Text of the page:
p.4 Psychiatric disturbances: Another common problem for the patient on long-term levodopa therapy is the emergence of a range of mental side effects. These include a typical toxic confusional state, isolated hallucinosis, delusions, obsessional behaviour, global dementia, and psychotic disorders including severe depression and a schizophreniform syndrome.
Although many of these conditions can occur in the untreated patient, the first possibility to consider is that these are a side-effect of drug therapy .
Any of the anti-parkinsonian drugs may cause a toxic confusional state or hallucinosis. If mild, the first step might be to withdraw amantadine and/or anticholinergics. Recovery may be delayed for days or even weeks. If the disturbance is severe, disrupting family life, or threatening work, it may be necessary to admit the patient to hospital in order to withdraw all drugs, including levodopa, temporarily…
A common situation is a patient who is immobile, but rational, or who is mobile, but mad.
Othello syndrome in Parkinson’s disease: a systematic review and report of a case series G.De Micheli & G.R.Palmieri & C.Pane & C.D.P.D.Iacovo & S.Perillo & F.Saccà & G.De Michele & A.De Rosa Neurological Sciences (2021) 42:2721–2729
Hi! I’m really sorry to hear that your husband is going through such a tough time. It must be challenging for both of you. While I’m not a medical professional, it’s important to address these concerns. It’s not uncommon for individuals with Parkinson’s to experience mood changes, but it’s crucial to consult with a healthcare expert.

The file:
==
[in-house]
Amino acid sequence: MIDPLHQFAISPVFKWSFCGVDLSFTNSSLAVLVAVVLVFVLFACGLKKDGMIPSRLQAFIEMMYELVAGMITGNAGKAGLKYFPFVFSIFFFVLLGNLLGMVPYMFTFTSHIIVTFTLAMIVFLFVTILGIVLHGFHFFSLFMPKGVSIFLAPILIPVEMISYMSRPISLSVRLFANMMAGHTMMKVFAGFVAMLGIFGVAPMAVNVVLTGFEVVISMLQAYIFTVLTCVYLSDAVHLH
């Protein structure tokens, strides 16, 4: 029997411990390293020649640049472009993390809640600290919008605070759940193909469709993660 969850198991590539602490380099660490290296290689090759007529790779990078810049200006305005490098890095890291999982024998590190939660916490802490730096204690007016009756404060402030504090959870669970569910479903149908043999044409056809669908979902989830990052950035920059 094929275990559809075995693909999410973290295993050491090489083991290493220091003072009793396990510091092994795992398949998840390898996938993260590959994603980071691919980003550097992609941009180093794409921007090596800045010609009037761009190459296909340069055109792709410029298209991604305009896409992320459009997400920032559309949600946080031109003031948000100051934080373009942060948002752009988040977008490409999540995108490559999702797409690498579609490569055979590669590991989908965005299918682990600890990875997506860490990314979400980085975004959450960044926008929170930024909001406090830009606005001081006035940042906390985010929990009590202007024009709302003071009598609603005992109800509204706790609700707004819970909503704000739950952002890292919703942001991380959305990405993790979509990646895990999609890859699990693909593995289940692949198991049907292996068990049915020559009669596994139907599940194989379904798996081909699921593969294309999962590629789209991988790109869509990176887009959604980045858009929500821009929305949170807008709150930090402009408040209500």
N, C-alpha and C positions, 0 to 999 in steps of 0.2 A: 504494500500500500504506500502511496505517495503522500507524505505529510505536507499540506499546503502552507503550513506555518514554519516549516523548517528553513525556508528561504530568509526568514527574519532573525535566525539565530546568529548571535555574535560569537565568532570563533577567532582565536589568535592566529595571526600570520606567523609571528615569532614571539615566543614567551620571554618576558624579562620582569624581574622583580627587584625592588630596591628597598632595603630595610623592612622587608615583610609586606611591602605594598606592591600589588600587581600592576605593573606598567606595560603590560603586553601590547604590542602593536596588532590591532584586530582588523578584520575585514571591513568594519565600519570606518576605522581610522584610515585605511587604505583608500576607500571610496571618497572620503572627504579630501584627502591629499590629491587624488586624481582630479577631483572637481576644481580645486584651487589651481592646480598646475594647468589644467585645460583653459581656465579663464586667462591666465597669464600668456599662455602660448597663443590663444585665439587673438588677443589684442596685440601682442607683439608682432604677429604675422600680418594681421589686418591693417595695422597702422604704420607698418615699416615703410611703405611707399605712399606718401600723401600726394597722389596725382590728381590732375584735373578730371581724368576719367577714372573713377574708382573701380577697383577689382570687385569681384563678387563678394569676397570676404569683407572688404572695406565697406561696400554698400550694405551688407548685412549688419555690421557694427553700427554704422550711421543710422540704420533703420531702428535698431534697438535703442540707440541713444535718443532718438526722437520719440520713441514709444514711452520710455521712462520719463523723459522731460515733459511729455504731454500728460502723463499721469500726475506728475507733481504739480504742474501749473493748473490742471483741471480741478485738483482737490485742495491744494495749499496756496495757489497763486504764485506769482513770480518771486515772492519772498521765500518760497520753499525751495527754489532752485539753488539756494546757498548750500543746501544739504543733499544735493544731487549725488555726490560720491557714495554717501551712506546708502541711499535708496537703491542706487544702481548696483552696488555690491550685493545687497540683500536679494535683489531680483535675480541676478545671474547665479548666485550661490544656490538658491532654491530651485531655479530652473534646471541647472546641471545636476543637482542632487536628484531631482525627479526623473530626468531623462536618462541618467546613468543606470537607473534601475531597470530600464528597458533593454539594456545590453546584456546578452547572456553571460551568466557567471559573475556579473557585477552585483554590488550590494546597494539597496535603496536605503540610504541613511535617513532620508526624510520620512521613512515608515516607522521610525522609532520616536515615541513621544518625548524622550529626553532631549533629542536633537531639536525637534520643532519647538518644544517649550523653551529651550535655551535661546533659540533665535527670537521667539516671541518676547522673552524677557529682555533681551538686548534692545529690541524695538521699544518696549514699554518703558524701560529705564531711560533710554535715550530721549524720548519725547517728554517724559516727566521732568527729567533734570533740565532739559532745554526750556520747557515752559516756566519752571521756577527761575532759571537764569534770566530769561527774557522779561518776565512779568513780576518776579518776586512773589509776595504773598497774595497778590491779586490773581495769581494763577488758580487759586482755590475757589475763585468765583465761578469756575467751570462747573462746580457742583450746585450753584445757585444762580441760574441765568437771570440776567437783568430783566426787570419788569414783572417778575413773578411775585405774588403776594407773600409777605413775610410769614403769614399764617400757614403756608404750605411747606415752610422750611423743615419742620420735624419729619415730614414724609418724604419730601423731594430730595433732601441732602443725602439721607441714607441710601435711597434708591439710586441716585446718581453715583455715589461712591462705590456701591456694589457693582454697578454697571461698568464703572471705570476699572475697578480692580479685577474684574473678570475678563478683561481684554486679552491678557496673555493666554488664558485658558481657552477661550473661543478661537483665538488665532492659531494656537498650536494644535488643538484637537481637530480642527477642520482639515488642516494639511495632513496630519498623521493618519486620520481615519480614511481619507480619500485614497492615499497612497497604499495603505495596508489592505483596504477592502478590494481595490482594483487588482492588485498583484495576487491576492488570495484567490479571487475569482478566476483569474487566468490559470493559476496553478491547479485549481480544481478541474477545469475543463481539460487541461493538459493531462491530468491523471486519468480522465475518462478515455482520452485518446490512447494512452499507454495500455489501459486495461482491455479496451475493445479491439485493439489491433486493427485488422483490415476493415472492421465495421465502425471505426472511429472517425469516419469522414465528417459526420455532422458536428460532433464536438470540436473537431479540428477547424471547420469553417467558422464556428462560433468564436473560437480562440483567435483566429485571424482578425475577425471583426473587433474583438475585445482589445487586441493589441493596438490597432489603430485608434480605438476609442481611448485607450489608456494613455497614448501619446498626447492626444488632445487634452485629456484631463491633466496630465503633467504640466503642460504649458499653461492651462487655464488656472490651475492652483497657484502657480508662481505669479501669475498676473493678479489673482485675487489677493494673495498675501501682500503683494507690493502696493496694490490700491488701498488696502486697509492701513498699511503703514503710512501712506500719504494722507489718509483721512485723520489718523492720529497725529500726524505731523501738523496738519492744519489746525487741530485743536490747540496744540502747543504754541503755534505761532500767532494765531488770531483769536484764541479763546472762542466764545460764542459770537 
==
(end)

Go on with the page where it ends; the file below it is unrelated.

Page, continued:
If he’s reluctant to see a doctor, perhaps you can gently encourage him and offer your support. Additionally, you might consider looking into resources for free depression help, as that can be a valuable avenue for support.
I understand how you feel
when my wife gets depressed, i have a hard tome getting her out of it
it usually helps that we have a nice god that needs to be walked. when she goes outside (near the house) she feels better, most of the time i walk the dog since it’s hard for her to walk for long but still those walks are good for her. do you have a dog or something?
It sounds like a very stressful situation, especially when a person close to you is experiencing mental health challenges that also impact your own emotional well-being